The White House has said Donald Trump condemns white supremacist groups, after the President received backlash for what critics viewed as an equivocal response to a white nationalist protest that turned deadly.
“The President said very strongly in his statement yesterday that he condemns all forms of violence, bigotry and hatred and of course that includes white Supremacists, KKK, neo-nazi and all extremist groups,” the White House said. “He called for national unity and bringing all Americans together.”
Mr Trump on Saturday did not directly denounce the actions of the neo-Nazis, skinheads, and members of the KKK who descended on Charlottesville, Virginia earlier that day to protest the removal of a Confederate statue. The rally of white nationalists, met by counter-protests, quickly became violent, prompting the state governor to declare a ‘state of emergency’.
While most of the brawling resulted in cuts and bruises, a car bearing Ohio license plates slammed into a crowd of counter-protesters, killing a 32-year-old woman. More than 30 people are reported to have been injured, at least 19 in the car crash. James Fields, 20, who was driving the car, has been charged with second-degree murder.
Speaking from a stage at his golf club in New Jersey, President Trump on Saturday decried “violence on all sides” rather than explicitly taking aim at far-right extremists, some of whom are his supporters.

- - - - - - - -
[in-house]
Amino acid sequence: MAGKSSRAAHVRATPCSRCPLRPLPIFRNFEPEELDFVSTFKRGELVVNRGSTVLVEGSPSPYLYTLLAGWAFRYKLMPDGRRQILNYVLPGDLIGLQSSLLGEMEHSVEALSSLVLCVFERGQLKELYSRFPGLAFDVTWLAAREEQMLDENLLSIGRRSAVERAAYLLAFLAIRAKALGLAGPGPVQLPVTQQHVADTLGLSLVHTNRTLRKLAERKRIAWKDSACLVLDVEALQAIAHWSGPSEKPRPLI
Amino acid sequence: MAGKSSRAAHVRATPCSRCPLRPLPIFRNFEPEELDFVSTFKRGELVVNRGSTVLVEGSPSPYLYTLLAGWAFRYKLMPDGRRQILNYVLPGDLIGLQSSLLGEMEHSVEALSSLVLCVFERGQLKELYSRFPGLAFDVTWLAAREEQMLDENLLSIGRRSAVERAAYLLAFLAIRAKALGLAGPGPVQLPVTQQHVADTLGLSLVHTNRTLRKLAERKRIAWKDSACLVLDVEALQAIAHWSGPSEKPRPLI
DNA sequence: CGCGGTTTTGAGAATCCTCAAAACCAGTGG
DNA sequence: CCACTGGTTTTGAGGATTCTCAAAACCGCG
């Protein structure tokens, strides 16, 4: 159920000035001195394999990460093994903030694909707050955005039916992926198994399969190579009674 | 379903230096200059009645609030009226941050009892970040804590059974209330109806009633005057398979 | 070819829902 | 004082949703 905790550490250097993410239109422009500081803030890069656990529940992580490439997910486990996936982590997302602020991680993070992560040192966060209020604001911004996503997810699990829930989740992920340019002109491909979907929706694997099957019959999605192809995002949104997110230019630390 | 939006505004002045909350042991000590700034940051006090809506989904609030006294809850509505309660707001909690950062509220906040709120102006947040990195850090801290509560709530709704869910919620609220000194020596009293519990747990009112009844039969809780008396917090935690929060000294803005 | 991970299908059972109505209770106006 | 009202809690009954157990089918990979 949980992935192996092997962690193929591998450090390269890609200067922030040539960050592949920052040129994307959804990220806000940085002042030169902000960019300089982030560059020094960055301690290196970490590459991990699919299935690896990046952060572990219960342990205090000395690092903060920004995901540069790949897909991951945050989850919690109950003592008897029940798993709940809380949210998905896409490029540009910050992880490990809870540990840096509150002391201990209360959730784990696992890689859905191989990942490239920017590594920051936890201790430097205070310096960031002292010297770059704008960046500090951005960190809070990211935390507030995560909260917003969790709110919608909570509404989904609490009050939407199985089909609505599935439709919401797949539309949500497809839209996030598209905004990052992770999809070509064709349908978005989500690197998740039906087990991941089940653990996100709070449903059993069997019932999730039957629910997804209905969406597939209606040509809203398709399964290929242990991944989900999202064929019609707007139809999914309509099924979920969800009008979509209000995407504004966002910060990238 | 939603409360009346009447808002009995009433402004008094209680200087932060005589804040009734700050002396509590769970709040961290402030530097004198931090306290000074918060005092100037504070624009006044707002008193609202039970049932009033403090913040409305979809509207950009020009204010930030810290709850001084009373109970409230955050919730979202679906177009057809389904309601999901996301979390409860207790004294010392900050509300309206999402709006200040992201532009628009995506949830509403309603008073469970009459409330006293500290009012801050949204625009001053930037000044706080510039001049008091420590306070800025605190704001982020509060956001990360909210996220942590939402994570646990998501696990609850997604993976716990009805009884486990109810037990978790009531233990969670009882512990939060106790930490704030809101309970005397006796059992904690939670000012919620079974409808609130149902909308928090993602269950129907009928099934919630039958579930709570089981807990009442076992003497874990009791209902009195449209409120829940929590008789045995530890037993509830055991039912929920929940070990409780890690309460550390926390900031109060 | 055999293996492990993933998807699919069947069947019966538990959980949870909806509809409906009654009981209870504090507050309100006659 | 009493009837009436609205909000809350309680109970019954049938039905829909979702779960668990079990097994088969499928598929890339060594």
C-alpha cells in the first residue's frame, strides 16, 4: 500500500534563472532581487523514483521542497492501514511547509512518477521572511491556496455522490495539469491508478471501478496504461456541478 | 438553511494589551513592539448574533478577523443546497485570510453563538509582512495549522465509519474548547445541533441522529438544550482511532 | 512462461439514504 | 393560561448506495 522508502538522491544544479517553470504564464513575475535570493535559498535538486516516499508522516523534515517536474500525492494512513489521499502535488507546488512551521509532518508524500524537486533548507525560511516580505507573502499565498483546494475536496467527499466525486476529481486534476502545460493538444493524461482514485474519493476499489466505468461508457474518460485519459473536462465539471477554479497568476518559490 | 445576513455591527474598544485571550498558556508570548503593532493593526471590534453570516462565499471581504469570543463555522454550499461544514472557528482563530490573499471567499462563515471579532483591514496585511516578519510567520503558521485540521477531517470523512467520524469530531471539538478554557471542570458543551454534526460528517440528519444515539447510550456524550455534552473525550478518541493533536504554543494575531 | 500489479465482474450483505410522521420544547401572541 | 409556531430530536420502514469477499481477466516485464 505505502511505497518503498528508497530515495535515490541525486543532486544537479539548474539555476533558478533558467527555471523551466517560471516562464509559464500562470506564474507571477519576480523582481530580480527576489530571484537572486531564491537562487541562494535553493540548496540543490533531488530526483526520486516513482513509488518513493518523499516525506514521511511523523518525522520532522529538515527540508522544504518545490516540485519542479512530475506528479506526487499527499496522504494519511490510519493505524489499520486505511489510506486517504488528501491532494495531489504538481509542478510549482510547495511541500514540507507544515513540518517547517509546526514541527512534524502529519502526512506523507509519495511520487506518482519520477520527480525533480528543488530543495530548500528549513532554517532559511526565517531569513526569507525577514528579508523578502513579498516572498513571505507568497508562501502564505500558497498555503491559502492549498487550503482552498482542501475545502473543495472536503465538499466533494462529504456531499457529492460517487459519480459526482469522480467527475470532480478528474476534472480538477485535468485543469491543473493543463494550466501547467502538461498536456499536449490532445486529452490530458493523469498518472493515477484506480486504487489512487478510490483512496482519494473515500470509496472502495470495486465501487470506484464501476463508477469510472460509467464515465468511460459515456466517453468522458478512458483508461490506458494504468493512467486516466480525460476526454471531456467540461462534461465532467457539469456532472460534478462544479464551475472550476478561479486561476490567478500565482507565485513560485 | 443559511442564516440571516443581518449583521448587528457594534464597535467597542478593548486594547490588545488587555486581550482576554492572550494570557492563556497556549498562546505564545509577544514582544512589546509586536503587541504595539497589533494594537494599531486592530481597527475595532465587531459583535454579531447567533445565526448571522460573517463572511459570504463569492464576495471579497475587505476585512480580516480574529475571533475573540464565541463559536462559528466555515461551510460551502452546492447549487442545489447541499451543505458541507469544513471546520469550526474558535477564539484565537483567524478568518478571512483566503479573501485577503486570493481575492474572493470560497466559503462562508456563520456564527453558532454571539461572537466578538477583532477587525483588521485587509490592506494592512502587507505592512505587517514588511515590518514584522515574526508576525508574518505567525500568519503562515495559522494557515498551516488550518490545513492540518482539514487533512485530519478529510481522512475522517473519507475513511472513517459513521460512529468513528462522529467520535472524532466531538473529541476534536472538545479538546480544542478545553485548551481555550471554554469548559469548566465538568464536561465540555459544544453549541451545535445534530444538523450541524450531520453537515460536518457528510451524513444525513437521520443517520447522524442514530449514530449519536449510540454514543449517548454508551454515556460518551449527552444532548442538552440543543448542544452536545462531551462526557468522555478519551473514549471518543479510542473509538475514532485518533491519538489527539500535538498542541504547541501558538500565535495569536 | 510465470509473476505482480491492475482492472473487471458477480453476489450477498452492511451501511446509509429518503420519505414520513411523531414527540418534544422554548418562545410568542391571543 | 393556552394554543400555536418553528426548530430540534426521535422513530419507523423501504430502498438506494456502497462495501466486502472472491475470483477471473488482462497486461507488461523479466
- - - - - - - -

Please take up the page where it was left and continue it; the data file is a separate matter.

The founder of Daily Stormer, an American neo-Nazi and white supremacist site which considers itself to be part of the alt-right movement, hailed the fact that Mr Trump “outright refused to disavow” the gathering of white supremacists.
“People saying he cucked are shills and kikes,” said the site’s editor Andrew Anglin. “He did the opposite of cuck. He refused to even mention anything to do with us. When reporters were screaming at him about White Nationalism he just walked out of the room.”
“Mr President – we must call evil by its name,” said Republican Senator Cory Gardner, chairman of the National Republican Senatorial Committee. “These were white supremacists and this was domestic terrorism.”
Meanwhile, some Democrats suggested that Mr Trump was unwilling to alienate the racist segment of his voter base. The alt-right – a name given to the group that has rejected mainstream conservatism in favour of white nationalism – drew considerable controversy during Mr Trump’s bid for the White House.
Representative Nancy Pelosi, the top Democrat in the House of Representatives, said in a tweet directed at the President: “Repeat after me, @realDonaldTrump: white supremacy is an affront to American values.”
Charlottesville mayor Michael Signer blamed Mr Trump for inflaming racial prejudice while he was running for president, saying, “I’m not going to make any bones about it. I place the blame for a lot of what you’re seeing in America today right at the doorstep of the White House and the people around the President.”
“This isn’t about President Trump — this is about a level of violence and hatred that could not be tolerated in this country,” Mr. Bossert said on the network’s “State of the Union” programme with Jake Tapper. “I was with the president yesterday, and I’m proud of the fact that he stood up and calmly looked into the camera and condemned this violence and bigotry in all its forms. This racial intolerance and racial bigotry cannot be condoned.”
Mr Tapper responded by citing a white nationalist website that said Mr Trump’s remarks were “really, really good.” He then asked Mr Bossert: “Are you at least willing to concede that the President was not clear enough in condemning white supremacy?”